Coagulation management in multiple trauma: a systematic review
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- Lier, H., Böttiger, B.W., Hinkelbein, J. et al. Intensive Care Med (2011) 37: 572. doi:10.1007/s00134-011-2139-y
The management of trauma patients suffering from active bleeding has improved with a better understanding of trauma-induced coagulopathy. The aim of this manuscript is to give recommendations for coagulation management.
A systematic literature search in the PubMed database was performed for articles published between January 2000 and August 2009. A total of 230 articles were included in the present systematic review.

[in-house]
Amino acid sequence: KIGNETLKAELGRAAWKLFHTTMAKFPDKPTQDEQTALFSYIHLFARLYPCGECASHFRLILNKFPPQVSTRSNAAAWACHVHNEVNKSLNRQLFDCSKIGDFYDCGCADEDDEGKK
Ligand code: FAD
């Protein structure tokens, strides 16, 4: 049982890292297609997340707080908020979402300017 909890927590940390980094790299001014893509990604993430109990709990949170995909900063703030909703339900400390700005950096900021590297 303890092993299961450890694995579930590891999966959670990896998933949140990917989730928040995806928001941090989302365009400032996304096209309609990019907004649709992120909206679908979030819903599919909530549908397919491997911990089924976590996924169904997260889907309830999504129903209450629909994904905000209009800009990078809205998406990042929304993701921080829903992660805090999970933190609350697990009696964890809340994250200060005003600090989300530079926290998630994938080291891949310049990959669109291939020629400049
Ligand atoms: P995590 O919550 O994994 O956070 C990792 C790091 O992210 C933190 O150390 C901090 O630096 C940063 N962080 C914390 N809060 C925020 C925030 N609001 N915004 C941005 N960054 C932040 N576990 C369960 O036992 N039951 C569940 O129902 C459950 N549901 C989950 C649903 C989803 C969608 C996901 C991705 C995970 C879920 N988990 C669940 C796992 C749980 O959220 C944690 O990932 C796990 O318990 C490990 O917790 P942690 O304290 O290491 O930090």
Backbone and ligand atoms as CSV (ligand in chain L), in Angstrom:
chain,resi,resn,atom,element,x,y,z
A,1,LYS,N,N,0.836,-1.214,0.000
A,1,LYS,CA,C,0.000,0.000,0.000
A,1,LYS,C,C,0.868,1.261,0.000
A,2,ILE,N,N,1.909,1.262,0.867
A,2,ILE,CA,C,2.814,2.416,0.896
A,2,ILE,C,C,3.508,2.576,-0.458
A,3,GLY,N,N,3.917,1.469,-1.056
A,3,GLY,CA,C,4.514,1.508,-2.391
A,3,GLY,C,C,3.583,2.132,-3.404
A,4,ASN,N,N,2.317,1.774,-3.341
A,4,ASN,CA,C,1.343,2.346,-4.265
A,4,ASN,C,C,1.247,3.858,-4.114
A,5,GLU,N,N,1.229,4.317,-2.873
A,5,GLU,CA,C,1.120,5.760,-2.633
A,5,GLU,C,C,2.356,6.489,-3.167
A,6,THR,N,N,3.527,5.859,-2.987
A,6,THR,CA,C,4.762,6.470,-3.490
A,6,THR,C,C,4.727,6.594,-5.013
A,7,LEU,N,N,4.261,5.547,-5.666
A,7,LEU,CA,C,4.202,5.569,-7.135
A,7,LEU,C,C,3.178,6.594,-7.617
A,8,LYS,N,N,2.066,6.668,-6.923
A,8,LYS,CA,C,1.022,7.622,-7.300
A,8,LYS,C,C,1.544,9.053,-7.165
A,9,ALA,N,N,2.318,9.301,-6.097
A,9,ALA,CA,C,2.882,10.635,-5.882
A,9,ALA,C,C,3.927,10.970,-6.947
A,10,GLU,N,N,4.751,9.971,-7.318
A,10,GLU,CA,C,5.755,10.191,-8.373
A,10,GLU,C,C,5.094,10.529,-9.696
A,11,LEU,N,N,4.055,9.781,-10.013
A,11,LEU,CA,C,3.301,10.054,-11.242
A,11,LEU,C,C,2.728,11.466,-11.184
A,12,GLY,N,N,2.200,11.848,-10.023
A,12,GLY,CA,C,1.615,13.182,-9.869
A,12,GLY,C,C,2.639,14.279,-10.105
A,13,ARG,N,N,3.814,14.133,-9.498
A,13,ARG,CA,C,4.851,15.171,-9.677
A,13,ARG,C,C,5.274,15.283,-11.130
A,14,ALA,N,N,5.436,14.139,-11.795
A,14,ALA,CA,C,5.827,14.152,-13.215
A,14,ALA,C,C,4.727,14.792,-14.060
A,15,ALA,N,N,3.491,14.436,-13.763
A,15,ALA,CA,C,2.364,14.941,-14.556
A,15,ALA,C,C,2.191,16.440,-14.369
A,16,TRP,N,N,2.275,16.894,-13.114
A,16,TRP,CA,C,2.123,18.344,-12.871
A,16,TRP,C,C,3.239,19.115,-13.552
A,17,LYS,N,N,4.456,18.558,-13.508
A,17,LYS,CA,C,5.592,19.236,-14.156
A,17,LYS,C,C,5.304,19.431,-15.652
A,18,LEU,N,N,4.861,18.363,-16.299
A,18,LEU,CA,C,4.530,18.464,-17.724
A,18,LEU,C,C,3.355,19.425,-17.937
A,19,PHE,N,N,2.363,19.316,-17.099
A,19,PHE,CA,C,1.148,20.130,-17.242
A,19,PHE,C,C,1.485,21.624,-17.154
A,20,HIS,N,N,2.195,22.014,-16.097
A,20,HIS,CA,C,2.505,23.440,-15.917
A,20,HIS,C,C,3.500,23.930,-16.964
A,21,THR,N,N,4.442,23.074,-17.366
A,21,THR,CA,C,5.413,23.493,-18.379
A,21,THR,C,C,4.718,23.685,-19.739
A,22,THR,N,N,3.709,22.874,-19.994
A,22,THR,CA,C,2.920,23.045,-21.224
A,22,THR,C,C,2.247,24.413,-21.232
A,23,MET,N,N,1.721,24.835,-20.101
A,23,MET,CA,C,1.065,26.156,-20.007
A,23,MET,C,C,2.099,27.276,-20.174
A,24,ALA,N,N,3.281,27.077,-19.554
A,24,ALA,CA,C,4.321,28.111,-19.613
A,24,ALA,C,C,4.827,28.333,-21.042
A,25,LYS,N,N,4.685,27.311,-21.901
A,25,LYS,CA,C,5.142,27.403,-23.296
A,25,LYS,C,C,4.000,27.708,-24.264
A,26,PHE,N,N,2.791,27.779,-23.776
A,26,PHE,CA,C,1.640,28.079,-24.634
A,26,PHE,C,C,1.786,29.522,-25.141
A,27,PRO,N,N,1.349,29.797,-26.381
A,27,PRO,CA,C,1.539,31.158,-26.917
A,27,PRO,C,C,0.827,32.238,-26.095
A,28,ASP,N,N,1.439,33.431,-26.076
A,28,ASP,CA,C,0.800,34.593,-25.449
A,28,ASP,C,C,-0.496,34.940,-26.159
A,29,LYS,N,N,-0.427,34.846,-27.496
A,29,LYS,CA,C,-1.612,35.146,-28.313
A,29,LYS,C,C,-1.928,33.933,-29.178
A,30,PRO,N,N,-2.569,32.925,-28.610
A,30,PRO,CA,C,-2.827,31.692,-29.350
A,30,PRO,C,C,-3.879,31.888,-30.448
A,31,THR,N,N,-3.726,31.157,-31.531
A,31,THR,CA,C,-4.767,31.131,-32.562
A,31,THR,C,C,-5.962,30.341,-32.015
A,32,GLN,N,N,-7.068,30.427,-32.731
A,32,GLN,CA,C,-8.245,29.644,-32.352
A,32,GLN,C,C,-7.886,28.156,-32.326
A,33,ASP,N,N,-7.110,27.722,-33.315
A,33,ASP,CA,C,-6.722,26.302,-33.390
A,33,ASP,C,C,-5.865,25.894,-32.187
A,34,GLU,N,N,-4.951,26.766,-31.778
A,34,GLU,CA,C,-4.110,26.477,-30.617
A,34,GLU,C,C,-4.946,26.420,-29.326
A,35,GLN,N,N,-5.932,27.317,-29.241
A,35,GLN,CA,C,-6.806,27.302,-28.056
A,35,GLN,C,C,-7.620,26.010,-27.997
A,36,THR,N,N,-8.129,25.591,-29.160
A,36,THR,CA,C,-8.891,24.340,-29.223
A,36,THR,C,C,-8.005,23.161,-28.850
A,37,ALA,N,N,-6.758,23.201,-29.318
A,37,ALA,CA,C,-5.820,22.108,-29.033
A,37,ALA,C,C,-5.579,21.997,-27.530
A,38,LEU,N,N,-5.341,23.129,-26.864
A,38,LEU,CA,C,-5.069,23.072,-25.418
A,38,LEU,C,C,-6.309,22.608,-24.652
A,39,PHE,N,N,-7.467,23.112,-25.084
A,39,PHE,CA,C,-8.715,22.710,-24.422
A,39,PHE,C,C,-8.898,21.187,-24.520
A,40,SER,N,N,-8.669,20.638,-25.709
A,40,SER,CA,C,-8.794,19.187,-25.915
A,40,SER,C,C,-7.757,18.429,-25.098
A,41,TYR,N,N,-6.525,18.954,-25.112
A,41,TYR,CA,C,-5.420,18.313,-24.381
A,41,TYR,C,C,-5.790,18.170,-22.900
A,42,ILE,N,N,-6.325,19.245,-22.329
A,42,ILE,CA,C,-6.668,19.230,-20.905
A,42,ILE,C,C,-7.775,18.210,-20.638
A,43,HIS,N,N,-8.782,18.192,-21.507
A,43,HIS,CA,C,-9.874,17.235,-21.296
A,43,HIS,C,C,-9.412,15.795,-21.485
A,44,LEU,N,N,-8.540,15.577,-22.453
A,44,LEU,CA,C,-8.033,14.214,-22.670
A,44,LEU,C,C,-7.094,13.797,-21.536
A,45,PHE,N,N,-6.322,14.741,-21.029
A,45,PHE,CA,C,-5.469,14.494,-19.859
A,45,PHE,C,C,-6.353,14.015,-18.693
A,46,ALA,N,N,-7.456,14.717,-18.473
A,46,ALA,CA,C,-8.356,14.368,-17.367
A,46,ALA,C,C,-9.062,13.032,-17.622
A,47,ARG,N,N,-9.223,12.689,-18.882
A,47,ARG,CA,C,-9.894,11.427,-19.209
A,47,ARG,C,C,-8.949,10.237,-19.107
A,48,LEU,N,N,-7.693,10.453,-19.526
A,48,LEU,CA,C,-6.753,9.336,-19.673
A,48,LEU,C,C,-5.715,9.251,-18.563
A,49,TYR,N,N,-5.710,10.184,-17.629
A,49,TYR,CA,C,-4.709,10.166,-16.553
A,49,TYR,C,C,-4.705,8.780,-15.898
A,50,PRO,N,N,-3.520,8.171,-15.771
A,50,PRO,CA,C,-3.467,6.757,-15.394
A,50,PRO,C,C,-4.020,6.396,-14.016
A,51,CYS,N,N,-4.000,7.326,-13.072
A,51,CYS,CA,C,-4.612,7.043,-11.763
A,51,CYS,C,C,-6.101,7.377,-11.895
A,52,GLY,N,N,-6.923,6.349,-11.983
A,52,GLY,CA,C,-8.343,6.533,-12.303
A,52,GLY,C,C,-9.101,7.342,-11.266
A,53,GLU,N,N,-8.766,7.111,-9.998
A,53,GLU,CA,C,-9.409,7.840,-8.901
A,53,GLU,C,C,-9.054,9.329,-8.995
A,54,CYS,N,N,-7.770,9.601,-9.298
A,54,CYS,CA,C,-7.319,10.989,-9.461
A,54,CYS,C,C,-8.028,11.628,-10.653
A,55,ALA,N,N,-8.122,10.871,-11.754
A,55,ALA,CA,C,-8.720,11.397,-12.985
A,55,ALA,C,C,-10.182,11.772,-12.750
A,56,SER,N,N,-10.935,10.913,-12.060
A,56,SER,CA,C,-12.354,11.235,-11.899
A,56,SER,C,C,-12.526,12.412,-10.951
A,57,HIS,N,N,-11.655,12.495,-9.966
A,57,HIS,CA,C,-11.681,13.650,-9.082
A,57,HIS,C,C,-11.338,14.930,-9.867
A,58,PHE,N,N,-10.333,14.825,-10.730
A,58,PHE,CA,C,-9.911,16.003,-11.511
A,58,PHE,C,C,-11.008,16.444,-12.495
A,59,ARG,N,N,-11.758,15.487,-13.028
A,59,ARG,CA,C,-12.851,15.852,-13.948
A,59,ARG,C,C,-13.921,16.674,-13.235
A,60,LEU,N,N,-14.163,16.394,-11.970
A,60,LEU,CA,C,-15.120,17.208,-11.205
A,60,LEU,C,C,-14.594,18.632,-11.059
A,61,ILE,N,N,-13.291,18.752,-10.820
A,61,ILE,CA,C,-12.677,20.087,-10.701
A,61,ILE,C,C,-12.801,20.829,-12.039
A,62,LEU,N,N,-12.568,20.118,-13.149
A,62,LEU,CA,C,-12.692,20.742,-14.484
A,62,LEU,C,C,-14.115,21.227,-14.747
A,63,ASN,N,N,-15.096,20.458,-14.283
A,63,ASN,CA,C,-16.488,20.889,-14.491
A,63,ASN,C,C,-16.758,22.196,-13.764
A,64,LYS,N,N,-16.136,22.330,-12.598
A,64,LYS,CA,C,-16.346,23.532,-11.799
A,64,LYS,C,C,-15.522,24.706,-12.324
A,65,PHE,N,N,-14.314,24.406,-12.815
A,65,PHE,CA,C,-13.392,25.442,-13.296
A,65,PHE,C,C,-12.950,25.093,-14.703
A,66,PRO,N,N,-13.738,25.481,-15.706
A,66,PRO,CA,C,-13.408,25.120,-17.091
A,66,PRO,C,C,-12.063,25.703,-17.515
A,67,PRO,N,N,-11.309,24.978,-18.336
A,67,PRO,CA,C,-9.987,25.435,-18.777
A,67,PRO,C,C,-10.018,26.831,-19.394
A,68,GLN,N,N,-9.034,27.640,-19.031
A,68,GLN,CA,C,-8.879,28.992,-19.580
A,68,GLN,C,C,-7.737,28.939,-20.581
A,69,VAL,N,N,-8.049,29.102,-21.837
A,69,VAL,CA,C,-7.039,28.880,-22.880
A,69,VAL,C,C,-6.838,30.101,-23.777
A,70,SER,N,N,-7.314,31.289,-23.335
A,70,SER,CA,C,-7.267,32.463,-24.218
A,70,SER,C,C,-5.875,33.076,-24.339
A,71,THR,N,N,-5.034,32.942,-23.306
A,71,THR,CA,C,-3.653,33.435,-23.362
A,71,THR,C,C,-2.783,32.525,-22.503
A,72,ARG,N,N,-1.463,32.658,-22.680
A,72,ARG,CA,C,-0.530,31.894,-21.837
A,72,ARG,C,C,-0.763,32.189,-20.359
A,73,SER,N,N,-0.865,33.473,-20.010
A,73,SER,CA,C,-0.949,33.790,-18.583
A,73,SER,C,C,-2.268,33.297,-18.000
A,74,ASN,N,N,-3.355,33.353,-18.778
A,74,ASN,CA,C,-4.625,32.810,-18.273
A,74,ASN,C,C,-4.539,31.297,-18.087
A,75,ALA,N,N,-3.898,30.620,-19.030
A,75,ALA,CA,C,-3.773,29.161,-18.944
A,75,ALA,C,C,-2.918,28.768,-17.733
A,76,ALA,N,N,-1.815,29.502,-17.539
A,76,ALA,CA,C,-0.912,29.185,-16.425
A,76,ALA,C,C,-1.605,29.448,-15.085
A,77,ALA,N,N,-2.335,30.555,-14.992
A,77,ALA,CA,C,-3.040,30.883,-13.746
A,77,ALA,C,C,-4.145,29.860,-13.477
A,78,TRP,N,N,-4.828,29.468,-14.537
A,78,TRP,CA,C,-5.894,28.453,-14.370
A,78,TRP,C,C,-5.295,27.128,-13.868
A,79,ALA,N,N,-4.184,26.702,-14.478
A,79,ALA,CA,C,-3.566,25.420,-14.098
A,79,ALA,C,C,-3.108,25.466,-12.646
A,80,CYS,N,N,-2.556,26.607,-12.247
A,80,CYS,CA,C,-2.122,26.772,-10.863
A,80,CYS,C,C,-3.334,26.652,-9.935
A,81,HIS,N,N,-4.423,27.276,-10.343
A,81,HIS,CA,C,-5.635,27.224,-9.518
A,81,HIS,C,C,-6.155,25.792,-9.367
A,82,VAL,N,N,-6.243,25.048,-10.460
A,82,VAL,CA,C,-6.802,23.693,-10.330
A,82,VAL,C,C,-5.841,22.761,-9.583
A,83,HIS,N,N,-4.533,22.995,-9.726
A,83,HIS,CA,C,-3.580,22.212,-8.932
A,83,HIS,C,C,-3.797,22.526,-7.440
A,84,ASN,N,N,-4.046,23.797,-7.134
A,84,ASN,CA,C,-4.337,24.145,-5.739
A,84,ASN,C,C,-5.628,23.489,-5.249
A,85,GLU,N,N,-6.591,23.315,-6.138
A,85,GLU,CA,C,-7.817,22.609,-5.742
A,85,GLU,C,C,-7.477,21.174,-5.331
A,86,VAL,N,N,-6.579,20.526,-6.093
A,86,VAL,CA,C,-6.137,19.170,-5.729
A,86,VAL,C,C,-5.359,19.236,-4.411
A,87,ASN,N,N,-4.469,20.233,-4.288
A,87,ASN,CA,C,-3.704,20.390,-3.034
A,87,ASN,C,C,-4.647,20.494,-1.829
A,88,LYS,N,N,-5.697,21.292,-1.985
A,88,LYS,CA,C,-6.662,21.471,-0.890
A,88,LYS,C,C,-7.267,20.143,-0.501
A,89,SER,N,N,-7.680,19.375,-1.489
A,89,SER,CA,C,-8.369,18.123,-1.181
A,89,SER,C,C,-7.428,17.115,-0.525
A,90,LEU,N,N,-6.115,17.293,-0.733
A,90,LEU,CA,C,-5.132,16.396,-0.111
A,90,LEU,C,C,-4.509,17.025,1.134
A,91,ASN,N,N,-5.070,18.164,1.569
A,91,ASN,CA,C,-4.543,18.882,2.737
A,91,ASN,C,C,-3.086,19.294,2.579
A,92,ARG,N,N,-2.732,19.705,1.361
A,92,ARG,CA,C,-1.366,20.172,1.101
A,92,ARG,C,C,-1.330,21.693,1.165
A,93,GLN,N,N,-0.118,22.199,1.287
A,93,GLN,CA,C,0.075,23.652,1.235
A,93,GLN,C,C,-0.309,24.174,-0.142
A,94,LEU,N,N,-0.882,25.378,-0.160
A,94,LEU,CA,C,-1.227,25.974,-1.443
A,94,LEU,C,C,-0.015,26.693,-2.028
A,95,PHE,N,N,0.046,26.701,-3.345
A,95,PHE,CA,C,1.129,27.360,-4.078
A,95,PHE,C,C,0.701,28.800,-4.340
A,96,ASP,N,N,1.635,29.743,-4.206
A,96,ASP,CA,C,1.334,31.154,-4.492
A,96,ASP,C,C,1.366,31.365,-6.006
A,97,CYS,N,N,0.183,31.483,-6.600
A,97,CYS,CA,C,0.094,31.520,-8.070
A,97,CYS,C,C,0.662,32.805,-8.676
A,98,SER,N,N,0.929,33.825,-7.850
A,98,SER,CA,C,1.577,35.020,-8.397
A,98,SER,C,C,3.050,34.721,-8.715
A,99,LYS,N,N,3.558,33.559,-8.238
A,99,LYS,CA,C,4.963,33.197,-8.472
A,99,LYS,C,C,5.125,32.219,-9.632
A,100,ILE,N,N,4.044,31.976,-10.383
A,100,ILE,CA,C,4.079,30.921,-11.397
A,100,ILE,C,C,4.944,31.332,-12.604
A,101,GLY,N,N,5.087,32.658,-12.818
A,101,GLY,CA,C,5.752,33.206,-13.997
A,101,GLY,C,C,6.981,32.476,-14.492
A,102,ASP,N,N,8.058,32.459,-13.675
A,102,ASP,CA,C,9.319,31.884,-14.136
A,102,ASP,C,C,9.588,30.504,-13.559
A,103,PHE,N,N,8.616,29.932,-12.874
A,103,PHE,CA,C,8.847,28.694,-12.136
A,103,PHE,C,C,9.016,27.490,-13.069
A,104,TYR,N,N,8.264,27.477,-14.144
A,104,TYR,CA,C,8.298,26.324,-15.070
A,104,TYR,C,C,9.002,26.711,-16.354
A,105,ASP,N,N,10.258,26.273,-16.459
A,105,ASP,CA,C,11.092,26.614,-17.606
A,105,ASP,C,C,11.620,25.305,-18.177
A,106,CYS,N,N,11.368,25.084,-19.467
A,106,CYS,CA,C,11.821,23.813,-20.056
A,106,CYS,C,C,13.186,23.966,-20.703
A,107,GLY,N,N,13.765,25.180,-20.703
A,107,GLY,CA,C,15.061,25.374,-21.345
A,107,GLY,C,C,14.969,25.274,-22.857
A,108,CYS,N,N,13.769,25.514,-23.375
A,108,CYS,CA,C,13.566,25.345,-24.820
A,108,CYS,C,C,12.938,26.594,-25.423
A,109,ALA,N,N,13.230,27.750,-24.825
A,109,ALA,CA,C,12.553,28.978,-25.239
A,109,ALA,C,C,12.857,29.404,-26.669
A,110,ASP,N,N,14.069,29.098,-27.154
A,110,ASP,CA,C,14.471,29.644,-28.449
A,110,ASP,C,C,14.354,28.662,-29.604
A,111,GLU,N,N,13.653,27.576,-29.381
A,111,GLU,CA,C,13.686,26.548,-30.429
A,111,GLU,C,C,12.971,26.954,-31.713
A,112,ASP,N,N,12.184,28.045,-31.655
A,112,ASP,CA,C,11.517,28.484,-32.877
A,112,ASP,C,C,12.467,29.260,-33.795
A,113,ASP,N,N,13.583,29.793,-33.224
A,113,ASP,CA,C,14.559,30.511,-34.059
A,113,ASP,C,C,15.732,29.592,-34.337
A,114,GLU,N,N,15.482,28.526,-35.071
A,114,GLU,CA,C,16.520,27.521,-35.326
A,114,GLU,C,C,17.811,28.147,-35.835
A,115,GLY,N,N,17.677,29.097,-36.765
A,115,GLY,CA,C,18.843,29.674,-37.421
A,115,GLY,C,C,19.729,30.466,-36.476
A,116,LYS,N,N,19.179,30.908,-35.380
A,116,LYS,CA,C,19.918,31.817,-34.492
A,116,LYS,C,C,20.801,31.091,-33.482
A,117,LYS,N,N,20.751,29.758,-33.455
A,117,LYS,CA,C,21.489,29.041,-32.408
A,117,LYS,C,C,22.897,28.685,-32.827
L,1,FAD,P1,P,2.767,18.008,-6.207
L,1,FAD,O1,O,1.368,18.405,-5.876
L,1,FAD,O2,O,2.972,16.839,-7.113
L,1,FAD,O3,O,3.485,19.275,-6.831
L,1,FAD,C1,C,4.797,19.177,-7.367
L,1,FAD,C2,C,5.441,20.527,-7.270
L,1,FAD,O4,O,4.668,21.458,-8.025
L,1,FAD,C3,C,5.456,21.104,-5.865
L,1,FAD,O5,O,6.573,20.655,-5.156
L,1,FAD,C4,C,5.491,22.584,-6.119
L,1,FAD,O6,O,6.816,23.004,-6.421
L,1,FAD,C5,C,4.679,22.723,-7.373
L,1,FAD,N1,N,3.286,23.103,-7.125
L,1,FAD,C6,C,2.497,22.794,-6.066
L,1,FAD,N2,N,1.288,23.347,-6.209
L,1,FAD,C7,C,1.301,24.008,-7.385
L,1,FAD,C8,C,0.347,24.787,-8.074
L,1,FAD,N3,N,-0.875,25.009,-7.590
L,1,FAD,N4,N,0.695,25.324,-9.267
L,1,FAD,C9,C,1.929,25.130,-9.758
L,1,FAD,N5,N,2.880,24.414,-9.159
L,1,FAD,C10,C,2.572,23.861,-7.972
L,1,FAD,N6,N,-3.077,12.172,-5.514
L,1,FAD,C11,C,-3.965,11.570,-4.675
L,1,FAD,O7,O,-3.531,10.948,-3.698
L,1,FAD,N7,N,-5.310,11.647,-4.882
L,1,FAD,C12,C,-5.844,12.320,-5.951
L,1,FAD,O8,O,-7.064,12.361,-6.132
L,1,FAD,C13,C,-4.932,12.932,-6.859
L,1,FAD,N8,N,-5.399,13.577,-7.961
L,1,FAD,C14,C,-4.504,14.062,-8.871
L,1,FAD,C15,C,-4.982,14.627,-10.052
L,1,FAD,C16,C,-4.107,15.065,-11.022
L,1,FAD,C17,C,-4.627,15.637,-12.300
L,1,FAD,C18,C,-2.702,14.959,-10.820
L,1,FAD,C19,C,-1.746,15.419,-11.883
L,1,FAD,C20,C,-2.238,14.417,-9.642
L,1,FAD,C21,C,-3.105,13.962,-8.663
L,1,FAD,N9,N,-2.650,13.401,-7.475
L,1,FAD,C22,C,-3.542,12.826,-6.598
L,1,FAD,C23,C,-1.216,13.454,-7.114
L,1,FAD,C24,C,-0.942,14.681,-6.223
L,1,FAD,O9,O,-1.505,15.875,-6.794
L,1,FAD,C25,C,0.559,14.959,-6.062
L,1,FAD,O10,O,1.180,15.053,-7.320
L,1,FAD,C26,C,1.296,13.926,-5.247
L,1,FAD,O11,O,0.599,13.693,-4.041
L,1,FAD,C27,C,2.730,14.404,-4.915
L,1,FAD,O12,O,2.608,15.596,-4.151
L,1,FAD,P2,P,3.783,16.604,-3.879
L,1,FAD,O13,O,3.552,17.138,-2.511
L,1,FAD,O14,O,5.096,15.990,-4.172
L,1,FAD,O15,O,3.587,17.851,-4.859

The “coagulopathy of trauma” is a discrete disease which has a decisive influence on survival. Diagnosis and therapy of deranged coagulation should start immediately after admission to the emergency department. A specific protocol for massive transfusion should be introduced and continued. Loss of body temperature should be prevented and treated. Acidaemia should be prevented and treated by appropriate shock therapy. If massive transfusion is performed using fresh frozen plasma (FFP), a ratio of FFP to pRBC (packed red blood cells) of 1:2–1:1 should be achieved. Fibrinogen should be substituted at levels of <1.5 g/L. For patients suffering from active bleeding, permissive hypotension (i.e. mean arterial pressure ~65 mmHg) may be aimed for until surgical cessation of bleeding. This option is contraindicated in injuries of the central nervous system and in patients with coronary heart disease, or with known hypertension. Thrombelastography or -metry may be performed to guide coagulation diagnosis and substitution. Hypocalcaemia <0.9 mmol/L should be avoided and may be treated. For actively bleeding patients, pRBC may be given at haemoglobin <10 g/L (6.2 mmol/L) and haematocrit may be targeted at 30%.